What I love most about Hope Mill Theatre is how versatile a space it can be. Every performance I've been to here has configured the staging area differently, and the set this evening, complete with graffiti and road signs, perfectly sets the scene for 'Monopoleyes'.


Writer Will Travis explores modern British society and austerity through this dark comedy, which depicts the elites playing a frightening game with us normal folk. The monopoly characters, named for their game pieces, are all deliciously over the top, and a stark contrast with the gritty Northern reality of Joe Bloggs and his family. It's like Coronation Street meets panto, and for the most part, works very well.

It has been a long time since I walked out of the Palace Theatre in Manchester and witnessed such a buzz and atmosphere as I did tonight. There was an air of disbelief, amazement and sheer respect for each and every actor upon that stage tonight. I am referring to Billy Elliot which has arrived in town just in time for Christmas and is possibly one of the most complete pieces of musical theatre I have seen this year.

The setting of post First World War England is the perfect backdrop for one of Shakespeare’s most loved comedies of love - Much Ado About Nothing at the Opera House Theatre, Manchester. The touring company from the RSC have brought a contemporary twist to this tale of maiden’s honour and passion.

Manchester Actors' Platform and 53TWO have been around for only a few months, and already they are taking Manchester's theatrical world by storm, and with this, their latest offering, they must surely be affirming themselves most concretely in the belief that they can do for plays what Hope Mill are now doing for Musicals.

These days performers are trained to be ‘triple threat’ but I occasionally refuse to believe that every performer should be so. Take one who wishes to pursue a career in Shakespearian theatre, should they be made to dance and sing? Their passion shines through their acting and the disciplined timing of the comedy contained within the Bard’s text, surely that is enough work to undertake and focus on without mastering choreography and spending time practicing music and learning the techniques of singing. This does not however mean that I don’t admire the talents of Peter McGovern’s Moth, whose vocal ability and cheekiness are evident during his singing - or that of John Arthur’s Sir Nathaniel, Stephen Pacey’s Holofernes (a schoolmaster), Sam Alexander’s King of Navarre and during the ensemble pieces, particularly that which ends the show.

‘Ghosts’ was created by  Norwegian  playwright  Henrik Ibsen in 1881 and includes diverse, weighty themes of religion, venereal disease,  sibling incest and euthanasia.


This new modern interpretation, by David Watson, is layout as a naturistic Greek tragedy and  claustrophobic thriller, performed  over 3 acts in an  uninterrupted  120min arch, ultimately ending in a heart-breaking  climax. We are  propelled, by the scruff of the neck,  through a story of dark secrets,  interconnecting  characters and impending doom.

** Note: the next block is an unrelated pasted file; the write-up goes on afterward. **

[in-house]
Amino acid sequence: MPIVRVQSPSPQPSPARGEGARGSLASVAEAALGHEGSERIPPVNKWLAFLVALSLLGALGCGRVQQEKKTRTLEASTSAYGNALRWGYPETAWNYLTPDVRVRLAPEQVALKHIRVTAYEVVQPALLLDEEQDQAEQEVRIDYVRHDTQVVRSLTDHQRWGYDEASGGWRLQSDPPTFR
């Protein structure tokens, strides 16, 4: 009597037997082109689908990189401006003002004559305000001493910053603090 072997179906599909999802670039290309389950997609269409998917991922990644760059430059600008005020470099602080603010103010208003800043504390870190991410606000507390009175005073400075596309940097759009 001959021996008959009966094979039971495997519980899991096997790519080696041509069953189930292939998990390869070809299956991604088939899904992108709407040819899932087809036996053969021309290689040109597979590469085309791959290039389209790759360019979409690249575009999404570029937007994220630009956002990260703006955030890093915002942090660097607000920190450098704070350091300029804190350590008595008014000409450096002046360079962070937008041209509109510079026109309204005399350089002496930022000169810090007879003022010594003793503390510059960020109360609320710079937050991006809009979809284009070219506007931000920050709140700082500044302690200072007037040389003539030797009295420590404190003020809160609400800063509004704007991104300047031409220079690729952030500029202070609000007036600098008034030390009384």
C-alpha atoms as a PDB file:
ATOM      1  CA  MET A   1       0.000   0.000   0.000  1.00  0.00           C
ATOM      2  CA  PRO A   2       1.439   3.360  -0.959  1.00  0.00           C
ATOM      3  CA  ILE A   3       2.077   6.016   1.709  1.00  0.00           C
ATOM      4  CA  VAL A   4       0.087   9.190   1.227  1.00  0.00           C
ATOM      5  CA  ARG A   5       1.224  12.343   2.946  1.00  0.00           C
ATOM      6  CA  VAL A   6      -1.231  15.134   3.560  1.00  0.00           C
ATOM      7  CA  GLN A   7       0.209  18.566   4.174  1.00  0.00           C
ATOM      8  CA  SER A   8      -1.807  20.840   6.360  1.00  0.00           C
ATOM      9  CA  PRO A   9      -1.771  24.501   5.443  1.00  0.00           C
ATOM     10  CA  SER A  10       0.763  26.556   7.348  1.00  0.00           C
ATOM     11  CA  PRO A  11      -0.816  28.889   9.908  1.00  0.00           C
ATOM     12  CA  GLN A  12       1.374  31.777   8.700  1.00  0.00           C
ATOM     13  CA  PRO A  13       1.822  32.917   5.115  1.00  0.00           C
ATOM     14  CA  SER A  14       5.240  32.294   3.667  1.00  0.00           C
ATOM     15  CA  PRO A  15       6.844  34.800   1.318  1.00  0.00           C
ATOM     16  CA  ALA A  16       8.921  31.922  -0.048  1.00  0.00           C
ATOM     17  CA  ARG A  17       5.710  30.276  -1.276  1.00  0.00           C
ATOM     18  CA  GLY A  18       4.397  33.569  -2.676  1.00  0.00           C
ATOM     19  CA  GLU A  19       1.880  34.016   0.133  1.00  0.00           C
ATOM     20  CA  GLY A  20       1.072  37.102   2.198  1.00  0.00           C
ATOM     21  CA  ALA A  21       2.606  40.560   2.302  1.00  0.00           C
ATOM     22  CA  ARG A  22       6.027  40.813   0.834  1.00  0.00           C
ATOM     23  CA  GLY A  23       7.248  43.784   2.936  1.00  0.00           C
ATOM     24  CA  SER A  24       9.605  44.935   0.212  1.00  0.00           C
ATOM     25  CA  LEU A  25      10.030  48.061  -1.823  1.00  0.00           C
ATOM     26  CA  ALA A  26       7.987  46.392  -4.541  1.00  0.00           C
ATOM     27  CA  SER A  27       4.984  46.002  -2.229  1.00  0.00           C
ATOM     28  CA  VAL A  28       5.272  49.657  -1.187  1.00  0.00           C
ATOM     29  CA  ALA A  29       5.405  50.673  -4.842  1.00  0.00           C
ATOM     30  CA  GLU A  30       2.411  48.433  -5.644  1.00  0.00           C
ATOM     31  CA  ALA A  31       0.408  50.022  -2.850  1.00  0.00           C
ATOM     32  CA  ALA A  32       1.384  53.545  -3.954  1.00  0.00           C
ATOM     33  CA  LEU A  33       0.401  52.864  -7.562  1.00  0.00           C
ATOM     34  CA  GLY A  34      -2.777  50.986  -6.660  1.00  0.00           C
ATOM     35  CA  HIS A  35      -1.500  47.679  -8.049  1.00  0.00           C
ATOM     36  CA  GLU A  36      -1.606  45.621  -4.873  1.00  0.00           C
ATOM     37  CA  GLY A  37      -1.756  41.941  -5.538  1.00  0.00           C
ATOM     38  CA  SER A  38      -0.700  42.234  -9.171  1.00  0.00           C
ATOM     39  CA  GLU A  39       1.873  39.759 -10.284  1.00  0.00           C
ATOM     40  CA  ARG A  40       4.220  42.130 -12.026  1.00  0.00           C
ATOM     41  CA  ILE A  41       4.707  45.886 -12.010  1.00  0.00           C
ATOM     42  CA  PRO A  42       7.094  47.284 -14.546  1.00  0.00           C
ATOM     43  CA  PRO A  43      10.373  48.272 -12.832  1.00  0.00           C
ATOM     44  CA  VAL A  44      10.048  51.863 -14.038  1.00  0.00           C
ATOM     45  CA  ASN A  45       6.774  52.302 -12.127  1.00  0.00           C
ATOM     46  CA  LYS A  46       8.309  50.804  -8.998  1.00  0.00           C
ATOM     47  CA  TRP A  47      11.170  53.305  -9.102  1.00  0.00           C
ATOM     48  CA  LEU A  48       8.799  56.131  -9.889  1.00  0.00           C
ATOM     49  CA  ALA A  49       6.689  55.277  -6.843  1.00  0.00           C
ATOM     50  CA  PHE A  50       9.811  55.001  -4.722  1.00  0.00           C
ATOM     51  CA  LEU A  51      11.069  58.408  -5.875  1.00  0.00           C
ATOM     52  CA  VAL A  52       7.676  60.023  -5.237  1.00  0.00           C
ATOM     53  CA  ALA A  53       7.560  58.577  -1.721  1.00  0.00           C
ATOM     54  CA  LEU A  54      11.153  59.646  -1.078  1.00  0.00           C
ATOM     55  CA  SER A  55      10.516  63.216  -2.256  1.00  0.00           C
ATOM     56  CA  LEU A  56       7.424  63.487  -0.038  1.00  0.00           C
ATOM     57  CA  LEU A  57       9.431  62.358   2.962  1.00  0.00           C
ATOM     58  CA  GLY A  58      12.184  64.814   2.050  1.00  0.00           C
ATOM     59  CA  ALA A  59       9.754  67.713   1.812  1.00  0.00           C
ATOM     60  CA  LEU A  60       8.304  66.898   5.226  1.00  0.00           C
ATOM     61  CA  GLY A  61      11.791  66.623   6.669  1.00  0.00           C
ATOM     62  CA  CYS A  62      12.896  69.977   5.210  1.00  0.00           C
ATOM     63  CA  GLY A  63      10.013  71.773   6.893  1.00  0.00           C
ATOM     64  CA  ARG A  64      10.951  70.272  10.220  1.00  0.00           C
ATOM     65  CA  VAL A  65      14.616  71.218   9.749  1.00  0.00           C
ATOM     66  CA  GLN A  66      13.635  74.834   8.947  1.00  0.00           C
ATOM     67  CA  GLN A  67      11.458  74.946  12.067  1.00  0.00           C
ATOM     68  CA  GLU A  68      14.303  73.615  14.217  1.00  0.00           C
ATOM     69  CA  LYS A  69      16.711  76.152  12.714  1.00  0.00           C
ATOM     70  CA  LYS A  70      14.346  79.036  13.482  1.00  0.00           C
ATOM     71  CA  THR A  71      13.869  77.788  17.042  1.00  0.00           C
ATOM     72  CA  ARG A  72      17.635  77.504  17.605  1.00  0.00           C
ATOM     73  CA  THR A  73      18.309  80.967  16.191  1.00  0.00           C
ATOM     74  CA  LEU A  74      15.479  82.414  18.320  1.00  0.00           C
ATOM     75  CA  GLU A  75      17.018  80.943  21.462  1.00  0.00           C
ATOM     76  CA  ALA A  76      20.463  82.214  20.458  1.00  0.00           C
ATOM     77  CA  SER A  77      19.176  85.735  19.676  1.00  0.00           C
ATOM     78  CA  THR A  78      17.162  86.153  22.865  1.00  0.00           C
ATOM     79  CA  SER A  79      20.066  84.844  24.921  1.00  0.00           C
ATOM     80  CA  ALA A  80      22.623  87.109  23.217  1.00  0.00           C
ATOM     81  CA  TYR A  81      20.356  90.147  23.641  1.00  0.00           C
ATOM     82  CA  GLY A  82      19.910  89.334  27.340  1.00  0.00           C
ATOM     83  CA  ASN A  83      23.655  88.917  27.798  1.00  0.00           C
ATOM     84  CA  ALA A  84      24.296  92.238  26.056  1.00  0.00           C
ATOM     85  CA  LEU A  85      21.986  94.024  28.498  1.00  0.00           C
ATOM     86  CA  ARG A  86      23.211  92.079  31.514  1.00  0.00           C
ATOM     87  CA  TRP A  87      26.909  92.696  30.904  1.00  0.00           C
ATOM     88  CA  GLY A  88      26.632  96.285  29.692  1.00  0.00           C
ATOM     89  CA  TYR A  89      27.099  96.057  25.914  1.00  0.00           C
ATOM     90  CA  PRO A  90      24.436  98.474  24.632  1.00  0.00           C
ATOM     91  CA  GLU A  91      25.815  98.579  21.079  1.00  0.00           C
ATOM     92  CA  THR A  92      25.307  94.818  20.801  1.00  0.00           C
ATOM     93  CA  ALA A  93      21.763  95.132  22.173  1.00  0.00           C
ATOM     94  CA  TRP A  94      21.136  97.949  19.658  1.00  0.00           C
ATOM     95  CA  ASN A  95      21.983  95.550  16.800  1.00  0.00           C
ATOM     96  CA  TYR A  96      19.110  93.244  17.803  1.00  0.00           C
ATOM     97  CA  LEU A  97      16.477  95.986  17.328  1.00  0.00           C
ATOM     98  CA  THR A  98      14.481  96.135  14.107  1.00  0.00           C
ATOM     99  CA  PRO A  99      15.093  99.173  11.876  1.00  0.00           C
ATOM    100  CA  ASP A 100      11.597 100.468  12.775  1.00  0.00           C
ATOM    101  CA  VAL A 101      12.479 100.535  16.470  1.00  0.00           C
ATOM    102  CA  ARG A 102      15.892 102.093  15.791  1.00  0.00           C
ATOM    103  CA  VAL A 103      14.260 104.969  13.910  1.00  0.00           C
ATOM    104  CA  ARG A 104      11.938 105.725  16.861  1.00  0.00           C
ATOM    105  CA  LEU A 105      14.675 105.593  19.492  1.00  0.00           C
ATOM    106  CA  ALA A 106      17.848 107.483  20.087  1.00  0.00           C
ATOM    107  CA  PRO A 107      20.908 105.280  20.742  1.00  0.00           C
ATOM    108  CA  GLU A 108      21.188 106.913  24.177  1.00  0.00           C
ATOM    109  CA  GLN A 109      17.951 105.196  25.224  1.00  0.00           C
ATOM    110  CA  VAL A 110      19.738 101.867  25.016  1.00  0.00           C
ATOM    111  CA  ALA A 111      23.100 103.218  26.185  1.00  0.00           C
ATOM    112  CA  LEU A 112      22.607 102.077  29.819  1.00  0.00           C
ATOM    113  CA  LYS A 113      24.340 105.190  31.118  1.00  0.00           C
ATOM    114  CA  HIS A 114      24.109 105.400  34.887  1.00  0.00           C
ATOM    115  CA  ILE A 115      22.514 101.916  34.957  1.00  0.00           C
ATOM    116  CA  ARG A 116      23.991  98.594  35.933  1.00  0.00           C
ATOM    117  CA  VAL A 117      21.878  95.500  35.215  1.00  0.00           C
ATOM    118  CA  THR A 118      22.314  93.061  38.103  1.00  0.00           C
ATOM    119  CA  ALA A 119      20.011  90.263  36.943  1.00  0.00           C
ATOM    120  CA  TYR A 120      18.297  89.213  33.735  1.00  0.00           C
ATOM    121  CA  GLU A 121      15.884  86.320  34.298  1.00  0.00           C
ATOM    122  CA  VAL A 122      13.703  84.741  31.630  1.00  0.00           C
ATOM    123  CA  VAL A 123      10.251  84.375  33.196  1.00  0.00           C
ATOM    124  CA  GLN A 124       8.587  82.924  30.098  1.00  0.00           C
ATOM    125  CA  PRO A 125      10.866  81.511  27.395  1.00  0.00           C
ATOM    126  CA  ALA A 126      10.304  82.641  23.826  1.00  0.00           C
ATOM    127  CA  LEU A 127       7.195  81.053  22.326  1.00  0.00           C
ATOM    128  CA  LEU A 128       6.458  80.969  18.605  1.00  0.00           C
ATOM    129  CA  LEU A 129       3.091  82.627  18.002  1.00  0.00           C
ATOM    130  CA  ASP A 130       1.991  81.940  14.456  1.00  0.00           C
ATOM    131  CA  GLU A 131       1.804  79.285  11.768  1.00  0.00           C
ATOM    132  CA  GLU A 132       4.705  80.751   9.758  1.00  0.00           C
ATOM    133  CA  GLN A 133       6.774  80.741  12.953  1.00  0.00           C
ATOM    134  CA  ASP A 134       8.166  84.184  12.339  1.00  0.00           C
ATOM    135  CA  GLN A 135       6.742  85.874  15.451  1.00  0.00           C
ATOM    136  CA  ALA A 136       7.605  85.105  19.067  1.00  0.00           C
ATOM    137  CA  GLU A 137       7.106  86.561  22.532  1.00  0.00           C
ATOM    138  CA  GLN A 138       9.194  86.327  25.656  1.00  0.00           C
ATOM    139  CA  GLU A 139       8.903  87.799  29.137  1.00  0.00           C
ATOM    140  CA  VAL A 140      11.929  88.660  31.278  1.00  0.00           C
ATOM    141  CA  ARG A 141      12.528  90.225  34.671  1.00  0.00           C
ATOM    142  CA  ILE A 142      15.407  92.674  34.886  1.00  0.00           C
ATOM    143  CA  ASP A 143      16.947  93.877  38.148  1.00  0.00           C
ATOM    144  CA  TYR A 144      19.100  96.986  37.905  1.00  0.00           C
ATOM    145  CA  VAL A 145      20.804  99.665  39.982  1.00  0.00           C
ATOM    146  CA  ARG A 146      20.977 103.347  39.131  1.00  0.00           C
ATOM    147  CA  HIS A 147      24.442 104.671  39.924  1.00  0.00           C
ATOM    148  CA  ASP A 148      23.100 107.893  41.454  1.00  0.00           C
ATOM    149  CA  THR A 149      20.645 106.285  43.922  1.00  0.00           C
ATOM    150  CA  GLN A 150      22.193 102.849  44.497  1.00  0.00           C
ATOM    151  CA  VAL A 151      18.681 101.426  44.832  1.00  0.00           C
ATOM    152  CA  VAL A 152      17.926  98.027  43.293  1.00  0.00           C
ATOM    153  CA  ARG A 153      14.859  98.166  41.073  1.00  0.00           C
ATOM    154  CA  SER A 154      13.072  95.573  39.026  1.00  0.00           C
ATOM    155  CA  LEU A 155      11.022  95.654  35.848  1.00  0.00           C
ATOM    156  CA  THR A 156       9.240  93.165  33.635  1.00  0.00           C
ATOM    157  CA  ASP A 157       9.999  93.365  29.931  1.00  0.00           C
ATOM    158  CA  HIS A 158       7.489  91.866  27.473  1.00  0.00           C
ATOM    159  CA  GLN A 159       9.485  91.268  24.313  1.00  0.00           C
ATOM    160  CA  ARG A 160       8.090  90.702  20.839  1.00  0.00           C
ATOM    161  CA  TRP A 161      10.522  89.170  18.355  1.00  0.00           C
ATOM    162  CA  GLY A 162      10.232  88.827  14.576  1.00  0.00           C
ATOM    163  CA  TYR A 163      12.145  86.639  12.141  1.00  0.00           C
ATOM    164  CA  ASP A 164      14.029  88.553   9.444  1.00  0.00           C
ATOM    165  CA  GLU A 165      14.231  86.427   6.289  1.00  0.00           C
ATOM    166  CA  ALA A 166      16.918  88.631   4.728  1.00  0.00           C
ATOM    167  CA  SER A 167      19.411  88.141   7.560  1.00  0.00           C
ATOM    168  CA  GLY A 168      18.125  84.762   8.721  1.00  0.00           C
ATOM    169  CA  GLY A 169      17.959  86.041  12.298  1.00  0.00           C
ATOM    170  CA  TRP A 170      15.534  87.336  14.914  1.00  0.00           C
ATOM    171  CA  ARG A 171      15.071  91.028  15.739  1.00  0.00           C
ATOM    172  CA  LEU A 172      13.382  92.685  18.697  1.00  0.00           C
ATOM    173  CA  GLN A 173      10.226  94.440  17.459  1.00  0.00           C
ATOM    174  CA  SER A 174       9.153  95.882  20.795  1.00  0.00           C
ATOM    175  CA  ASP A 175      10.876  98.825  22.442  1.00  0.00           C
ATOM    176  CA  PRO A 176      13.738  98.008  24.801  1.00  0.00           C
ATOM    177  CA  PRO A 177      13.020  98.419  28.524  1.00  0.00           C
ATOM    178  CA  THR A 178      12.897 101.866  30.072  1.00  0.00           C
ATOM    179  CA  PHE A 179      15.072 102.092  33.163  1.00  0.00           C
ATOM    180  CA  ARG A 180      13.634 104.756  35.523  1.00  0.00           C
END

Most people will be familiar with the Boris Karloff/Herman Munster-esque image of Frankenstein's monster. Tonight's Monster, created by Blackeyed Theatre, bore no resemblance to either of those previous incarnations but 'he' was extremely effective and I won't forget him for a long time!


The show tonight was imaginatively done with excellent use of lighting and live music/percussion which was used to great effect.

For one night only, Frank Wildhorn, the Broadway composer of scores such as Jekyll And Hyde and Bonnie And Clyde, came to Manchester's Palace Theatre bringing with him 8 hand-picked soloists, a renowned Broadway conductor, and joined forces with the Manchester-based orchestra, Manchester Camerata to bring the audience an evening of Wildhorn hits, brought to life by the singers, the orchestra, and of course Wildhorn himself playing the piano, introducing the pieces, and throwing in some lovely little anecdotes along the way.

Candoco Dance Company is a contemporary dance company formed of disabled and non – disabled dancers. The evening consisted of their ‘Double Bill’, two separate pieces, ‘Set and Reset/Reset’ and ‘Let’s Talk About Dis’ both of which were very different to each other. Both pieces were danced by Megan Armishaw, Joel Brown, Tanja Erhart, Adam Gain, Jason Mabana, Laura Patay and Toke Broni Strandby.

Both the press and public alike have been throwing heaps of praise at the Hope Mill Theatre in Manchester, with some even calling it the Menier Chocolate Factory of the north. Following their successful first in-house production of Parade earlier this year, tonight their latest offering HAIR had its press night. After seeing this show. I find myself asking if the Menier Chocolate Factory will soon be called the Hope Mill of the south!

Being a life long fan of Roald Dahl, I was excited to take my daughter to view George’s Marvellous Medicine tonight at the Manchester Opera House. Produced by the The Birmingham Stage company, George’s Marvellous Medicine is a fantastic children’s theatre production and one that had my family in stitches from start to finish.